The page is loading...

Publication abstract

London’s Voluntary Hospitals in the Inter-War Period: Growth, Transformation or Crisis ?

This article asks whether London’s voluntary hospitals were facing a crisis in the three decades preceding the start of the NHS. London is particularly important to any evaluation of the history of Britain’s health system. It contained some 25% of the nation’s voluntary hospital beds, many in respected and long-established teaching hospitals. Meanwhile, the London County Council (LCC) was the nation’s (and probably the world’s) largest municipal health authority, and its burgeoning public hospital sector posed a challenge to traditional private provision. For both these reasons the experience of London’s hospitals shaped policy makers views in a period of fundamental reform. The article uses evidence from the Voluntary Hospitals Database and from records of the LCC and of individual hospitals to establish whether the interwar voluntary sector ‘failed’, thus making state intervention more likely. The focus is finance and the scope for partnership working between public and private sectors.

Consideration of voluntary hospital current and capital accounts shows a tough situation immediately after the First World War which was rectified by government aid, then escalating hardship from the mid-1930s, again saved by state aid during the 1939-45 war. The teaching hospitals could ride out years of income shortfall due to their greater wealth, though some saw an erosion of their disposable assets. It was the smaller special and general hospitals with a weaker asset base which suffered greater hardship, though this was not universal. As in the provinces, rising costs in the metropolitan hospitals were driven particularly by heavier expenditure on salaries and wages, especially for nurses, and this reflected the pace of technological change and the need for skilled staff. The composition of income sources changed too with traditional charity gradually falling during the 1930s. Expansion was therefore driven more by the growing proportion of revenues from user fees and the capital’s mass contributory scheme, the Hospital Saving Association. That said, in contrast to the rest of the country, hospital philanthropy continued to play a large part in the mix, thanks to the involvement of the aristocracy and haute bourgeoisie, as well as the impetus of the King’s Fund.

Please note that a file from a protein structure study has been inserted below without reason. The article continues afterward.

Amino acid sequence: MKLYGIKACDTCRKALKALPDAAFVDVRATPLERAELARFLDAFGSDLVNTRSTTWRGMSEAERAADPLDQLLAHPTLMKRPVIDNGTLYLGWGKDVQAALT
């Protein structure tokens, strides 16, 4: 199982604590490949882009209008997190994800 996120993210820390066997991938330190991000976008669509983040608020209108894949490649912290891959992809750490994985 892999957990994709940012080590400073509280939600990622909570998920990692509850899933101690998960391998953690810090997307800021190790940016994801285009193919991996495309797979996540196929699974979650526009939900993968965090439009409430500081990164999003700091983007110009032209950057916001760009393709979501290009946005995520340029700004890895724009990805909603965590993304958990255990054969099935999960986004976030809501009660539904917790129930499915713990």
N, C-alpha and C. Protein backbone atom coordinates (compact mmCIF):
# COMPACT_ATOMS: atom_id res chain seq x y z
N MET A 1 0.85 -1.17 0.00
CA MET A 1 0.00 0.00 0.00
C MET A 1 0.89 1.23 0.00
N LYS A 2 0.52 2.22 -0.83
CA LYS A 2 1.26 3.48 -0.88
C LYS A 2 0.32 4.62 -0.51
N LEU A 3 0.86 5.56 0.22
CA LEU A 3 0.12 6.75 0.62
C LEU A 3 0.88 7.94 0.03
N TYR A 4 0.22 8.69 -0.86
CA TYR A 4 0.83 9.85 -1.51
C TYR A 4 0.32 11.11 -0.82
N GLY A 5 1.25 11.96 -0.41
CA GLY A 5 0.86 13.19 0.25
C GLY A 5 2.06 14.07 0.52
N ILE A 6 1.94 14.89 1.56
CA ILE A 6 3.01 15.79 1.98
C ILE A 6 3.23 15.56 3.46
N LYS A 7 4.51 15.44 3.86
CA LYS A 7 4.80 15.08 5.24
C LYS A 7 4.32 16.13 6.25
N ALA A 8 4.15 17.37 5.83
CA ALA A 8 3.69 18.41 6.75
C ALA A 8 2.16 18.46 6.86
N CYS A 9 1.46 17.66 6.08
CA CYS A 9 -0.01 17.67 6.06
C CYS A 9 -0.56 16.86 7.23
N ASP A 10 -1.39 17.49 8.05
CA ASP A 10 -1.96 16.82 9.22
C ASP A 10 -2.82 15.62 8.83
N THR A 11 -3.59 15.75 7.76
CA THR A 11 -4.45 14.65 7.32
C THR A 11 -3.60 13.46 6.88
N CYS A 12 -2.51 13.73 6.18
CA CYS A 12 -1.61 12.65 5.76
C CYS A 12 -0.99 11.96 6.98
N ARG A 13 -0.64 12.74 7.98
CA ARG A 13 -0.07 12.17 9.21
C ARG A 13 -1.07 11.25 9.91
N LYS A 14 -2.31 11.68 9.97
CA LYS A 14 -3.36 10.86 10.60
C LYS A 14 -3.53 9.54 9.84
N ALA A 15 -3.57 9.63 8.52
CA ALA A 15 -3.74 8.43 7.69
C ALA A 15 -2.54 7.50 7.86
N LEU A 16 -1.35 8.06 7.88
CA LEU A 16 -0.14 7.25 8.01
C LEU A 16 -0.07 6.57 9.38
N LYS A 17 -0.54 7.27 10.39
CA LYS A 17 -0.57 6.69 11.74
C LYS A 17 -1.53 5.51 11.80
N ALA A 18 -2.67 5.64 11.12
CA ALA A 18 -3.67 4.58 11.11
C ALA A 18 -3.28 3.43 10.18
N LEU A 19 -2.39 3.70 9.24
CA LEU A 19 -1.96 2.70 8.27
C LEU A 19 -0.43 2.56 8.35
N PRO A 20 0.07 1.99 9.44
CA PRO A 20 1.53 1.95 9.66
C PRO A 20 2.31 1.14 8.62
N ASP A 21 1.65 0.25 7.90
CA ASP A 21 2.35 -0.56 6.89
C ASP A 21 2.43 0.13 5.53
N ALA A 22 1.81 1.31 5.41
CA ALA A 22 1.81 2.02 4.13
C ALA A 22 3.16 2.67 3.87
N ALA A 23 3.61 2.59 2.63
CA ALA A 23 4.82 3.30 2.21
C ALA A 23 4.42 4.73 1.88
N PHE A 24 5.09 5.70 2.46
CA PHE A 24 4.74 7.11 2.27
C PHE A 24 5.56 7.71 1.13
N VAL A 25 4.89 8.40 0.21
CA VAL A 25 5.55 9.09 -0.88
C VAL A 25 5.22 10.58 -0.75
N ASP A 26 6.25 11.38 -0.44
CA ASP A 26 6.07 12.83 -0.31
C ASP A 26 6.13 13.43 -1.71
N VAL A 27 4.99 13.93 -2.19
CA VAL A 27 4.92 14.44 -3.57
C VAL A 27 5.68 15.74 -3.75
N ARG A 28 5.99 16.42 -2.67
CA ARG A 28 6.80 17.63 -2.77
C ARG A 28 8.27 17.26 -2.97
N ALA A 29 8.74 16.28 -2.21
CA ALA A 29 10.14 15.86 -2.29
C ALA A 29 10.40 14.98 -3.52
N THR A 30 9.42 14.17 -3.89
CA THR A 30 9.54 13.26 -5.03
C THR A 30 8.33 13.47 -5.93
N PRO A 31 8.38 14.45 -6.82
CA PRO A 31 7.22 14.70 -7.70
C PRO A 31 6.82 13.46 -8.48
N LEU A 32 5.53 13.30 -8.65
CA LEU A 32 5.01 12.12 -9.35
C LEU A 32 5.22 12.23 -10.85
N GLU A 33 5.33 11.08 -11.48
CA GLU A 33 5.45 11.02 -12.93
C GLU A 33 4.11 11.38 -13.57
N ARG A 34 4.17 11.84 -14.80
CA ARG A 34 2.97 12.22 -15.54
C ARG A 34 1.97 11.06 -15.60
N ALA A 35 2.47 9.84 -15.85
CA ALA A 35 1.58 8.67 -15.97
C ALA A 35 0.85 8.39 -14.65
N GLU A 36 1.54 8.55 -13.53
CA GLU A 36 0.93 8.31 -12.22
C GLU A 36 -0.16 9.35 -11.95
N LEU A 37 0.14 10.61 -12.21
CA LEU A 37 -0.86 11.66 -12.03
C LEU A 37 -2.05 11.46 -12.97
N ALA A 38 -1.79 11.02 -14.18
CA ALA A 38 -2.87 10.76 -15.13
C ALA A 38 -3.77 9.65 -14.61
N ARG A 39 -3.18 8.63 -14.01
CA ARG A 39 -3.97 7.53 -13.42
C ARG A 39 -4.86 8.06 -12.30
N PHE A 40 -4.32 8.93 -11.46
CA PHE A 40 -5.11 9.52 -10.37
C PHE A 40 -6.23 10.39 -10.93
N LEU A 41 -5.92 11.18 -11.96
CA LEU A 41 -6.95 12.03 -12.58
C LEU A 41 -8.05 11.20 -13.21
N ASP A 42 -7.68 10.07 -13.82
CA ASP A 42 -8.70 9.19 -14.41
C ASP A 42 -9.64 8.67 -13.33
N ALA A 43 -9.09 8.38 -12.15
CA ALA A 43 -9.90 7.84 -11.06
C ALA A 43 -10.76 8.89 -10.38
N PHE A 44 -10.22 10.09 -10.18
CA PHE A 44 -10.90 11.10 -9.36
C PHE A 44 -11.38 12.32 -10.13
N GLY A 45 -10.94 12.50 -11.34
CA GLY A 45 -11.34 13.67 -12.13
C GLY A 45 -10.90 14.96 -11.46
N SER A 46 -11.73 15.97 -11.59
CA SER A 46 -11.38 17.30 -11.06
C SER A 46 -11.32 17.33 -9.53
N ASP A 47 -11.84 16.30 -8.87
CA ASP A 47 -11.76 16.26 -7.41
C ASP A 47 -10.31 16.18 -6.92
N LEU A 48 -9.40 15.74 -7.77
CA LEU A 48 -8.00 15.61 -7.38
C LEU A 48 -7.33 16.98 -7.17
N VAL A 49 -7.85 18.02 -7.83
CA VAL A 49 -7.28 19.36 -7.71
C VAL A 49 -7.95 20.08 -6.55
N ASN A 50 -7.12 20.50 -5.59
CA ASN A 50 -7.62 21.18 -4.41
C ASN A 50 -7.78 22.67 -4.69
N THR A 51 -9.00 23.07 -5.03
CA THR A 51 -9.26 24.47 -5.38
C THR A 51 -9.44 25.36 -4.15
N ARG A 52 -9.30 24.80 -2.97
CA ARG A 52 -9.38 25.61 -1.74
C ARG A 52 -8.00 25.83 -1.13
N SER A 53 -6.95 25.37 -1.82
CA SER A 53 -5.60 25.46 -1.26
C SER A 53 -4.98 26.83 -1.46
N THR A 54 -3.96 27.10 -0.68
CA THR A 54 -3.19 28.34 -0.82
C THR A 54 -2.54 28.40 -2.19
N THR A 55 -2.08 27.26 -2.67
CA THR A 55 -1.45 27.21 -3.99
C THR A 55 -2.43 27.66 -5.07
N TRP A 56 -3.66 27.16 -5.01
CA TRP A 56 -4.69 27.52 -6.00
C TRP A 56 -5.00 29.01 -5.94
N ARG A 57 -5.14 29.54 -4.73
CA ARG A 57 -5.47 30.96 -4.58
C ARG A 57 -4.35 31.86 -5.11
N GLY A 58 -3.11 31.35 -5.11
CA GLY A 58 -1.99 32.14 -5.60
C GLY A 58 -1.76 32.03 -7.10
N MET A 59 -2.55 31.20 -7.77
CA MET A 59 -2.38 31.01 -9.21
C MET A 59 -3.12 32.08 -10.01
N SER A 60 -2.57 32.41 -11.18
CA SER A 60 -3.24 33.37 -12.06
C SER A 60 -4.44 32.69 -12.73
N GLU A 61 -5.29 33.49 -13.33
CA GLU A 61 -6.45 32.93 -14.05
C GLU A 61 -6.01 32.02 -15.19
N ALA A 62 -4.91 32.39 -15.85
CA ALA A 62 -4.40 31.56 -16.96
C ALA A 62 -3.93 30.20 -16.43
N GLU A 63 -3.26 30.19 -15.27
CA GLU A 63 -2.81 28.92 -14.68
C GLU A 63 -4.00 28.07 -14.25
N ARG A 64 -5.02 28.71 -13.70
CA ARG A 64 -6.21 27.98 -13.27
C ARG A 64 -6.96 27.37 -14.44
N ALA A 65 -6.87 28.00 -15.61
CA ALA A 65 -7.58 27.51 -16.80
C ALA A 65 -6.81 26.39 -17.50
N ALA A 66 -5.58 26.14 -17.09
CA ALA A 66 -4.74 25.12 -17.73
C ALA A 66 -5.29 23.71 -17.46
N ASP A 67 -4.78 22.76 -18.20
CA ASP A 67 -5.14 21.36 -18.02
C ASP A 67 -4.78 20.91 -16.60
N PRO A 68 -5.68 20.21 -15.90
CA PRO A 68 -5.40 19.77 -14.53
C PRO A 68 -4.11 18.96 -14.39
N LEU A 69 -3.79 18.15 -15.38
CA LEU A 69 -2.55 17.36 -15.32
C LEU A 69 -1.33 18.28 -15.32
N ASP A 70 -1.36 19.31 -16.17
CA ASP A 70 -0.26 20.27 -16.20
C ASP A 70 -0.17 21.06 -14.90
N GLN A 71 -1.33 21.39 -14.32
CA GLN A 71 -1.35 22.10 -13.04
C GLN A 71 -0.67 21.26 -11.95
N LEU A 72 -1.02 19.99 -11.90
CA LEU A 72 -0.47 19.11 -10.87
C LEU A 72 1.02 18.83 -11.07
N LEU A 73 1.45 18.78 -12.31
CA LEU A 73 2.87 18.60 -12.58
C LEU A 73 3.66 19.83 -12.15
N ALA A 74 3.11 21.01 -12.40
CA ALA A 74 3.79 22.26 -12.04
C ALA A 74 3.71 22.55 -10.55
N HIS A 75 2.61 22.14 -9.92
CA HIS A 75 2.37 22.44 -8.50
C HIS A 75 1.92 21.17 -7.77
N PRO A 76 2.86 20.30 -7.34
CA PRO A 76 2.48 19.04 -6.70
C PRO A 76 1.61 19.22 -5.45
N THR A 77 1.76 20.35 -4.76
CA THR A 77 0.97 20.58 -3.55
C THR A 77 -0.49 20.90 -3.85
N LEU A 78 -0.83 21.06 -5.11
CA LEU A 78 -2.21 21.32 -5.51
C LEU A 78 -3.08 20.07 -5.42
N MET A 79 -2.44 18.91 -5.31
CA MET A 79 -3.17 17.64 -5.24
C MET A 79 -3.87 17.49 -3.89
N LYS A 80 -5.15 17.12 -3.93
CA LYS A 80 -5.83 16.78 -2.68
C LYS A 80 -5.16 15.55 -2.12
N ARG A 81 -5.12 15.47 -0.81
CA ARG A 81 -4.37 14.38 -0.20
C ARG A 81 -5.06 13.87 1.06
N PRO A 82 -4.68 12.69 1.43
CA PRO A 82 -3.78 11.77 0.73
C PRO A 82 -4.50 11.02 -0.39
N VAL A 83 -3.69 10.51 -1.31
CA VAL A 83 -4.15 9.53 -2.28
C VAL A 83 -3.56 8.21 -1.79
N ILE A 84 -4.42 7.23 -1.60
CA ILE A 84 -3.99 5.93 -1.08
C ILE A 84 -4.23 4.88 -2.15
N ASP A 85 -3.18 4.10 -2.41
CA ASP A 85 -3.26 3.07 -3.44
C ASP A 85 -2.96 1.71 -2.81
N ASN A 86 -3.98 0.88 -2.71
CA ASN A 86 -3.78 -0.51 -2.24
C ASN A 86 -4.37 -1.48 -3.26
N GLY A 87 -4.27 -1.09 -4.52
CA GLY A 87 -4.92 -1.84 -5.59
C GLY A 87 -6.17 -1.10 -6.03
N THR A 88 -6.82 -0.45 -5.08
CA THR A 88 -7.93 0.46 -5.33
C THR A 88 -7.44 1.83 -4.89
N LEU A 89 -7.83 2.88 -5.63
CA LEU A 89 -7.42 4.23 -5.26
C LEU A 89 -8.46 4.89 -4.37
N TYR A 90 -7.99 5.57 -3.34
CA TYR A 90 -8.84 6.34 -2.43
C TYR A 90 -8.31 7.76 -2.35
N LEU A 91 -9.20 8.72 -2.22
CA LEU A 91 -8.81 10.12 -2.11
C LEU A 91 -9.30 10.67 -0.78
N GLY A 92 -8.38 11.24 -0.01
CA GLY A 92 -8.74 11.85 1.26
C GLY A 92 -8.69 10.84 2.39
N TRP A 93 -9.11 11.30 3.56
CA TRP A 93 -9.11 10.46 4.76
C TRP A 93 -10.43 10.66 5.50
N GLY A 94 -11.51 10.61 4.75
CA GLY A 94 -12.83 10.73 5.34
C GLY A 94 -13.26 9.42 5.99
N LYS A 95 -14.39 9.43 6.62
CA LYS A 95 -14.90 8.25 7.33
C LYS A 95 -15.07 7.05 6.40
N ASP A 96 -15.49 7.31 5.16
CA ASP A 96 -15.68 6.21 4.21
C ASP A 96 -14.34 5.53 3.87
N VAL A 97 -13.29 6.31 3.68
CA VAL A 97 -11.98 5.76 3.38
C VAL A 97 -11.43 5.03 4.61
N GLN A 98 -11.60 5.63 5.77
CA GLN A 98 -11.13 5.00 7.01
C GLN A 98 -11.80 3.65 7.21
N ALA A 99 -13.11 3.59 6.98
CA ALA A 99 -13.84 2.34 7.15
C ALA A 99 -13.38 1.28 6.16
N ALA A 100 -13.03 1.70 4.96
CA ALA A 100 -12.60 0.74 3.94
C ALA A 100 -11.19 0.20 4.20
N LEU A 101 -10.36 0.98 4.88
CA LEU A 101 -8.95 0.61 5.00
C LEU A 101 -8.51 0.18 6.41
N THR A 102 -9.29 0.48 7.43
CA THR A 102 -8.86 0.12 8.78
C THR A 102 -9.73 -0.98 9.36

As the voluntaries struggled to fund expansion the public sector hospitals enjoyed a period of growth. Legislation in 1929 encouraged the ‘break-up’ of the Poor Law, whose workhouse infirmaries were historically associated with stigma and lower quality care for long-stay and elderly patients. Now the LCC seized the chance to convert these into modern municipal hospitals, open to all citizens and vying for equivalent status to the voluntaries. City-wide organisation of support services and central cost savings were also possible in the municipal sector, which could pay higher wages to staff and increasingly figured in medical education. The conservative and individualistic voluntary hospitals were reluctant to treat the LCC as an equal partner, while socialists on the Council preferred to expand municipalism rather than seek public/private partnerships. Thus the two sectors did not work well together: the municipals expanded into poorly provided parts of London, and better quality public hospitals undermined support for voluntary funding. Meanwhile the voluntaries were unable to tap public funds through providing contracted services. Thus when the shocks of war came, bringing physical destruction in the Blitz, the utopian blueprint of the Beveridge Report, and ultimately a political swing to the left, the voluntary sector was in poor shape to fend off nationalisation in the NHS Act.

GeoData Institute